Revitalizing Depth in Australian Rugby: Strategies for Success

Rugby Australia And The State Unions Have A Lot Of Work To Do

We all know that Rugby Australia and the state unions have a lot of work to do to pull Australian Rugby out of the funk it has been in for the last 20 years. We also know that the Wallabies need to win the Bledisloe back and start winning more. The Super Rugby teams need to improve and be beating the Kiwi teams and there needs to be better pathways. The disagreement comes with how to do it, and who pays for it. Clearly, there is no quick fix that will get the Wallabies or the SR sides back to winning, and the status quo is not acceptable. There are, therefore, only two choices. Sit back and throw stones at the RA administrators or engage in a meaningful way and put forward ideas that are going to help bring about meaningful change. I believe it all needs to start and end with sorting the pathways out. However, as RA aren’t exactly flush with cash, it needs to be done on a shoestring budget. I believe it can be done and like a lot of ideas, the answer may be sitting right in front of us.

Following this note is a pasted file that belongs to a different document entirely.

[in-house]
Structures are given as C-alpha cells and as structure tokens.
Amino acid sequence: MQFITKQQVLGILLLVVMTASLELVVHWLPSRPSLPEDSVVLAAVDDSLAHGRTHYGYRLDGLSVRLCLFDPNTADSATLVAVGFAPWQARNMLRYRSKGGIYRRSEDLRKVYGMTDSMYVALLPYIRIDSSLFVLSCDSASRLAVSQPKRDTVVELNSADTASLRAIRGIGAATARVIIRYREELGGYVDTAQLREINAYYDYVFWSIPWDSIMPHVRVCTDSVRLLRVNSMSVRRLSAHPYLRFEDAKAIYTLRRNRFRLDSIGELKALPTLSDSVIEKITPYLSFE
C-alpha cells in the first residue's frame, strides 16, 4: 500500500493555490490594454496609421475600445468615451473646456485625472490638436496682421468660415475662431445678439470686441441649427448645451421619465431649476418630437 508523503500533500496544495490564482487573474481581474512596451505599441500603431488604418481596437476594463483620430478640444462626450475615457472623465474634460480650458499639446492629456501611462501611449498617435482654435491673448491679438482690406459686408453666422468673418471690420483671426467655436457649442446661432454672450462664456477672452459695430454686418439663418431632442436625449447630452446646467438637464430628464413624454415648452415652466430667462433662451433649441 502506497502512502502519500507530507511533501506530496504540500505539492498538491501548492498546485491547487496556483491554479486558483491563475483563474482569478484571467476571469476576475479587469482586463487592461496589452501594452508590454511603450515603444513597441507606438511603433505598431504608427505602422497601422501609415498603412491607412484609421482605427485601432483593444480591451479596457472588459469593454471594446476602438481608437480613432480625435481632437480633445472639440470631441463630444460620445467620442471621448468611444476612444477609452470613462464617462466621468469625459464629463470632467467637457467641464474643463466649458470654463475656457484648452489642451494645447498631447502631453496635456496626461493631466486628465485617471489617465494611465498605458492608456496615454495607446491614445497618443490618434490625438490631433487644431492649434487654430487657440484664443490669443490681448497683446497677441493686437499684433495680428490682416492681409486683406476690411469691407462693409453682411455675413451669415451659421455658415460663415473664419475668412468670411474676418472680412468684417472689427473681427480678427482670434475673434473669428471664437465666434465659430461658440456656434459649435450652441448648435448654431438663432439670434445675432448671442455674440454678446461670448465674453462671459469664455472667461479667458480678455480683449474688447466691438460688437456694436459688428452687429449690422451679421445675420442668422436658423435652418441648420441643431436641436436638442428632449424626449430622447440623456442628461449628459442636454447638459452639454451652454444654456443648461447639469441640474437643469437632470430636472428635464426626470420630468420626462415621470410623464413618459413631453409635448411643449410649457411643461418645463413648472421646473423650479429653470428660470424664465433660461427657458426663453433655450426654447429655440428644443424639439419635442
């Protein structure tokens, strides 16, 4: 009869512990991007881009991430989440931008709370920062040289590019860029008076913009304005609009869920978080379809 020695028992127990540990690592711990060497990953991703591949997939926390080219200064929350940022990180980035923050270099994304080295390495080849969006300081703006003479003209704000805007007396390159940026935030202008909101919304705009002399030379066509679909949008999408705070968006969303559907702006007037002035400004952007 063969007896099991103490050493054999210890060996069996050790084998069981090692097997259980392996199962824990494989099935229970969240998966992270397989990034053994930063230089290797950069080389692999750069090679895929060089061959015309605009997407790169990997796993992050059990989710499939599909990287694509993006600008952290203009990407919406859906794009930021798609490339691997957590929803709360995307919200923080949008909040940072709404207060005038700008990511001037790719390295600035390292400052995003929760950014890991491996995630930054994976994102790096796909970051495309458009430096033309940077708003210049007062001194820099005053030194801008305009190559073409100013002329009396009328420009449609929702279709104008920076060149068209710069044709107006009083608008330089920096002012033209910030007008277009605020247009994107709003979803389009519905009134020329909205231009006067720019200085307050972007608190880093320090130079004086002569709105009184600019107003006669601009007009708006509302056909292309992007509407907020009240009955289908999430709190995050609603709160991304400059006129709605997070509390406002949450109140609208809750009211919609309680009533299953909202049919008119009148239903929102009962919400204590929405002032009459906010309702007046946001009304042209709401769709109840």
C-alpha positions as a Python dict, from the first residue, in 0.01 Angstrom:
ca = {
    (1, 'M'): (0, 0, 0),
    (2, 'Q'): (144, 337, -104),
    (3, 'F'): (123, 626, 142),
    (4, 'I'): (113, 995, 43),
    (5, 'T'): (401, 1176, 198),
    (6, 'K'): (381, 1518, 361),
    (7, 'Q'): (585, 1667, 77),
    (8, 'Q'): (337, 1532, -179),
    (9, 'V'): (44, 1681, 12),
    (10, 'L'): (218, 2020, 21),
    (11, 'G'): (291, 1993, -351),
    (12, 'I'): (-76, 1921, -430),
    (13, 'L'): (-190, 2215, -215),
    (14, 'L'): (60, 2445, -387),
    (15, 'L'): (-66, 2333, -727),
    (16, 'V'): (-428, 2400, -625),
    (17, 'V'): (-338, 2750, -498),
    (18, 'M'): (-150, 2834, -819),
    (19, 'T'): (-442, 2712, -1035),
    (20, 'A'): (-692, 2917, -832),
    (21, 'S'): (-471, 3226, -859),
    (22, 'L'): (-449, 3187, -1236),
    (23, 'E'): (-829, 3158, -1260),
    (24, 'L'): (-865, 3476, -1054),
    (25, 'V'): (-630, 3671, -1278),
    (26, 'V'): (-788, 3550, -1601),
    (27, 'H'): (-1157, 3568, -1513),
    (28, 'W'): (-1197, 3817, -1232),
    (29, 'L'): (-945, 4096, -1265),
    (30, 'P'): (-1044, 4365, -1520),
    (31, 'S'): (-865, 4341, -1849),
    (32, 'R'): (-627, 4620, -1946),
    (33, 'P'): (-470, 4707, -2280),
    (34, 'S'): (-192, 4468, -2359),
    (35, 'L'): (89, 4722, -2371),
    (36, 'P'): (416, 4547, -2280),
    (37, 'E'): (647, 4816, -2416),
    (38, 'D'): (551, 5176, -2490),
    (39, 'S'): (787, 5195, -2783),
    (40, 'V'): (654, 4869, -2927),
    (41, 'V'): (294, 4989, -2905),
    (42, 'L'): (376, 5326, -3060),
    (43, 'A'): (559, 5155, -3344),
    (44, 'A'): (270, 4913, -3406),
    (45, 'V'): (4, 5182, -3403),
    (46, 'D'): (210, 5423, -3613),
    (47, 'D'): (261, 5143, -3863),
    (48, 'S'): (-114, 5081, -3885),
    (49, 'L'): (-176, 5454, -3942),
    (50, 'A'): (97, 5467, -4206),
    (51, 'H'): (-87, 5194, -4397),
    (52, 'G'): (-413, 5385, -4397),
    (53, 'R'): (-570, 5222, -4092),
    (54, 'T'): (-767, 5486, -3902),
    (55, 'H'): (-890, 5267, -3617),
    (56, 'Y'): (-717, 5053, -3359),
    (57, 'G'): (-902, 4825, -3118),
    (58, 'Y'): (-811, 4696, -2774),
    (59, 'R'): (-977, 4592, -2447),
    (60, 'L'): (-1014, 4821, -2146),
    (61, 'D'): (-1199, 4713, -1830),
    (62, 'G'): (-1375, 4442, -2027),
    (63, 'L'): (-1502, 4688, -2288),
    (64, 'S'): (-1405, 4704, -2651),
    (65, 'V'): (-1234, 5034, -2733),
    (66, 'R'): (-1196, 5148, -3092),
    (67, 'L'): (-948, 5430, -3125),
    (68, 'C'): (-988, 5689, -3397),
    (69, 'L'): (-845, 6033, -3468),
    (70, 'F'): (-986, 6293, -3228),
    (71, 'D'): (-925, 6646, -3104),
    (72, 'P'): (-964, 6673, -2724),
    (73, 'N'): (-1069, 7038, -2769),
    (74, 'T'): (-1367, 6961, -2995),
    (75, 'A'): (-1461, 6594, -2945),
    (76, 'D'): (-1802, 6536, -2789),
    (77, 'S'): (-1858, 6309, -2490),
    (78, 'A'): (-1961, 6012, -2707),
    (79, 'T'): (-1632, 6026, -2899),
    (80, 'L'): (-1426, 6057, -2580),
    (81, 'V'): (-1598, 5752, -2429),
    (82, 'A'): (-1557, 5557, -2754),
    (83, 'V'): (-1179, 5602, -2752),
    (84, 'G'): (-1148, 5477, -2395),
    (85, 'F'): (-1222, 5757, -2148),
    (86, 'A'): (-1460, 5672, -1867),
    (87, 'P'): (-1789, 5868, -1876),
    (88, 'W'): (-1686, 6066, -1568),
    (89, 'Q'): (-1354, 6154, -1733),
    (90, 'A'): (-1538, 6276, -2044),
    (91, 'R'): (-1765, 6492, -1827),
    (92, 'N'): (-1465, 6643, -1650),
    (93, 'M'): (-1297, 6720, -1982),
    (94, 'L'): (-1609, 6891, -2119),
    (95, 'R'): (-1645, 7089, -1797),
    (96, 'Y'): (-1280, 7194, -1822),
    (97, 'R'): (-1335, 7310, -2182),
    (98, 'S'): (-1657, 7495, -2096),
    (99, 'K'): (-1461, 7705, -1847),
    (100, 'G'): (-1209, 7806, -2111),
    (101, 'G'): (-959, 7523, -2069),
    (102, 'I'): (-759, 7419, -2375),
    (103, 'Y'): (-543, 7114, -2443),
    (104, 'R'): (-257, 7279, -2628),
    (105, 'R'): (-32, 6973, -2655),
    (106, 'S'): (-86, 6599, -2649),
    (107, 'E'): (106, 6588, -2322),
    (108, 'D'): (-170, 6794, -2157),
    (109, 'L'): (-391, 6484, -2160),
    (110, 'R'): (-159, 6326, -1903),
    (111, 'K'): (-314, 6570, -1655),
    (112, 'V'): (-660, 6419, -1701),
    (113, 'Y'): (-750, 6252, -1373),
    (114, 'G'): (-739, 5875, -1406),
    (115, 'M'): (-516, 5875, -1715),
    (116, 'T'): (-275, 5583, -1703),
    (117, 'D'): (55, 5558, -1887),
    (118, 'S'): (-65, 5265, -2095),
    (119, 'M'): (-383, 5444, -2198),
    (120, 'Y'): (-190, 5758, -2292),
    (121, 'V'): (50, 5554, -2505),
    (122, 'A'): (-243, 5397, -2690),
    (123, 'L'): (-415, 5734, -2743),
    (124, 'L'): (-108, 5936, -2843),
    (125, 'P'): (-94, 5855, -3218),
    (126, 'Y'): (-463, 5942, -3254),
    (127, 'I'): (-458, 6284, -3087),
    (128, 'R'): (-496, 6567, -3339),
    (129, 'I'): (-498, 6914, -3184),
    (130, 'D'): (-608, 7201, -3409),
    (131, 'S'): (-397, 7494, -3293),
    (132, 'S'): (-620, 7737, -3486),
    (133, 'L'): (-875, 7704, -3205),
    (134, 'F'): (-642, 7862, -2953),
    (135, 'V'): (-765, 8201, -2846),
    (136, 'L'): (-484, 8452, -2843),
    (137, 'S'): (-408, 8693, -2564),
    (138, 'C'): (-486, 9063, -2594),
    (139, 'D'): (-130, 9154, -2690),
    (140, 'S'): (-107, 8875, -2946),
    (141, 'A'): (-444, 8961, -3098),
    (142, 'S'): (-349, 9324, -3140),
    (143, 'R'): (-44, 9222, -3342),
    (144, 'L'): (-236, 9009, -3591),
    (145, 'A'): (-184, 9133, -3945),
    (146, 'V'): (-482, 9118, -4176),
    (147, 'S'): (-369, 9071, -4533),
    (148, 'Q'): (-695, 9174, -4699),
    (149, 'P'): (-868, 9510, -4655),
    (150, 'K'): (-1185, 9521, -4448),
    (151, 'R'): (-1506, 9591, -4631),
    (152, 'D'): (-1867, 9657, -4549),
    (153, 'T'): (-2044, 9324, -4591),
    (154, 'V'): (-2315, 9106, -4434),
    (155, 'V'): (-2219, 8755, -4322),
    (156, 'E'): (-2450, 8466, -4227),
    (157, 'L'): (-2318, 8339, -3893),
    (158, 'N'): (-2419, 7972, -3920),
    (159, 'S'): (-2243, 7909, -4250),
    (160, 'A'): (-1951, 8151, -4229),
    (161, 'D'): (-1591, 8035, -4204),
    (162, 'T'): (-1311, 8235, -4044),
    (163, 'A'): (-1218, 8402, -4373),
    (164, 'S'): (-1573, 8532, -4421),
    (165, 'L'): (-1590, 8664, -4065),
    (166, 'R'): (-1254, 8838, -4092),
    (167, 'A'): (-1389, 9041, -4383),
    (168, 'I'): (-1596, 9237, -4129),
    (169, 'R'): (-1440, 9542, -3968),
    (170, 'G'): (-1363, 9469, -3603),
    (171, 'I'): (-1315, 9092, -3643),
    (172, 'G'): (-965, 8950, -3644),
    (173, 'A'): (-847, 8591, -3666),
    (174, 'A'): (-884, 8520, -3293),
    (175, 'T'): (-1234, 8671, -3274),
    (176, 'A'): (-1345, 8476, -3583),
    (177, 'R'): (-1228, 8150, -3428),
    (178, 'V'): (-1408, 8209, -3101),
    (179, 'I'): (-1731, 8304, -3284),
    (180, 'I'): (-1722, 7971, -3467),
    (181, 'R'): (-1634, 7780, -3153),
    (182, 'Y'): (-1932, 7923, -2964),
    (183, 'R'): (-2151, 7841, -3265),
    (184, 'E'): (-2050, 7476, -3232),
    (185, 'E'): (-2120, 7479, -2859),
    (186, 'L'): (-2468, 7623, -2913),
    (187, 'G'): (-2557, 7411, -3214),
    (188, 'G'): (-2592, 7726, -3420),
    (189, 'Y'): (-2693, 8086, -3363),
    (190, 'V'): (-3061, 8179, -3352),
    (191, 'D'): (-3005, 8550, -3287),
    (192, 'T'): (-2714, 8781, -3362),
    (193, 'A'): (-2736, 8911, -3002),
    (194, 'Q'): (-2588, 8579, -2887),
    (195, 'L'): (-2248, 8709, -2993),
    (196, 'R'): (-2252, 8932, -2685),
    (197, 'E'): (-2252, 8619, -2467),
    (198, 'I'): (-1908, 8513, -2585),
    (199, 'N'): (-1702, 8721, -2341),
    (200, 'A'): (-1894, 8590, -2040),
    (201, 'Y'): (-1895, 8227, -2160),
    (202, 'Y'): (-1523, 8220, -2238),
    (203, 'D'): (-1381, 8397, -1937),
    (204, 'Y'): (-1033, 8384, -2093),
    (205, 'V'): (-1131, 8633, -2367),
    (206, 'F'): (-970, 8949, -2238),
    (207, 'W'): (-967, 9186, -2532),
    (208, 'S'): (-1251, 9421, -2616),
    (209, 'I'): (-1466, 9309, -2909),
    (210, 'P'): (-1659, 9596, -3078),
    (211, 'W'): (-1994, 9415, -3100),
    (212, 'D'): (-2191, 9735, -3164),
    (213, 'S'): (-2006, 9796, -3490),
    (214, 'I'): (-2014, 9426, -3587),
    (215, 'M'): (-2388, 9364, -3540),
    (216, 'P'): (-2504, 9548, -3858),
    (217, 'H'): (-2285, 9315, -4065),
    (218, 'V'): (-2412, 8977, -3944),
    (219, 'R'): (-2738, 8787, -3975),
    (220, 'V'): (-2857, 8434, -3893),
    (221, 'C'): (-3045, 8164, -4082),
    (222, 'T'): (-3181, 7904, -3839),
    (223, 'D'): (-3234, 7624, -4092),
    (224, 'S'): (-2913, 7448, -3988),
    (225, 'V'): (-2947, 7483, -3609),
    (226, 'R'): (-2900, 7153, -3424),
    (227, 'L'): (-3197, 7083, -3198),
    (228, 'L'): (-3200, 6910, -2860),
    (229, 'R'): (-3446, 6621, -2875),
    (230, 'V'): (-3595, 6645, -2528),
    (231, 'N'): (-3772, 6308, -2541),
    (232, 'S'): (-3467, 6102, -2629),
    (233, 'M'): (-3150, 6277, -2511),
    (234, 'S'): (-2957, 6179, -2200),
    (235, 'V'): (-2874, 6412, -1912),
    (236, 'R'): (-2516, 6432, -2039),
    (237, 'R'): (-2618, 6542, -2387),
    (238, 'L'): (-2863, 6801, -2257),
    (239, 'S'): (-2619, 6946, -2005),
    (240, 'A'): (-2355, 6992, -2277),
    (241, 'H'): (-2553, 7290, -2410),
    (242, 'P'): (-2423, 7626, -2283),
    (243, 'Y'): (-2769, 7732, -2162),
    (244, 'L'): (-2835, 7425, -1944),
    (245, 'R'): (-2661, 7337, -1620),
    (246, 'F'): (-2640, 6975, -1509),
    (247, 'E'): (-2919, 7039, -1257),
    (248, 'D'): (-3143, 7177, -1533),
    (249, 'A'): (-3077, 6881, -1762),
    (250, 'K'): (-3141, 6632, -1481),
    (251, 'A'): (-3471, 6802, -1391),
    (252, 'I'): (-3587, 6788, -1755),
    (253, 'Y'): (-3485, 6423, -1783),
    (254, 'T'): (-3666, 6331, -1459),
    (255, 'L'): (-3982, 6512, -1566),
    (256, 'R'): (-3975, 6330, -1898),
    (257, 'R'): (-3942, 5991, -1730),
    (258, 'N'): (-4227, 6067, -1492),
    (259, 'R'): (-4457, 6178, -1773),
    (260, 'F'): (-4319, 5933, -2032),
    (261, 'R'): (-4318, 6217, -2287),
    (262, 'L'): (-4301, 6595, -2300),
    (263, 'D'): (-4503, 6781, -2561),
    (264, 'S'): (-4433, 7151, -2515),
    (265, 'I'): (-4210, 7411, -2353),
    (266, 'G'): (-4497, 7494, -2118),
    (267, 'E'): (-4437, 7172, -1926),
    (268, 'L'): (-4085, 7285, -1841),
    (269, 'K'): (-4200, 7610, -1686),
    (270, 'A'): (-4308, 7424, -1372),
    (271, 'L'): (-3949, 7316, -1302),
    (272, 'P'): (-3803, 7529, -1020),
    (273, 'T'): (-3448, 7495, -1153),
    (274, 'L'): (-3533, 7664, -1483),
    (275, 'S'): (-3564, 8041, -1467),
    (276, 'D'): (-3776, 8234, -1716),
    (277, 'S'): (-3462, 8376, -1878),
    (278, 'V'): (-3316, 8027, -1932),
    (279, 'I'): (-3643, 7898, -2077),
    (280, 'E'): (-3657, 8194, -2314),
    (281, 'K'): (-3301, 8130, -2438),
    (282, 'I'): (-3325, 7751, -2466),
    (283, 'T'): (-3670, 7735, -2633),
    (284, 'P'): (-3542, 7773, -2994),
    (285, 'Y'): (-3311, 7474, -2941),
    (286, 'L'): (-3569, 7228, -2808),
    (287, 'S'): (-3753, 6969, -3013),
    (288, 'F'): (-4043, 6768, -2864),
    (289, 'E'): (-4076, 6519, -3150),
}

From the NRL, it is evident that there are a number of pathways that lead up to the top-level of competition. For simplicity, I will use NSW as the example. Harold Matthews feeds into SG Ball which feeds into Jersey Flegg, which in turn feeds into NSW cup, and ultimately into the NRL. Replicating this model may not be feasible for Rugby Australia due to financial constraints. However, it is important to improve the existing pathways in the sport. In my simple plan, I propose that each Super Rugby team fields a reserve grade team in the first division of their state’s premier competition. Additionally, each team fields a team made up of their academy players in the second division of the premier comp in their state. The Super Rugby Australia (SRAU) could be held from the end of August onwards.

This plan would minimize costs and offer numerous benefits. It would provide more opportunities for coaches, improve player development, and create a clear pathway for up and coming players. While it may take time to see the benefits, I believe that it is a cost-effective way to improve the state of Australian rugby. These ideas have been inspired by other Roarers and I am open to feedback on this proposal.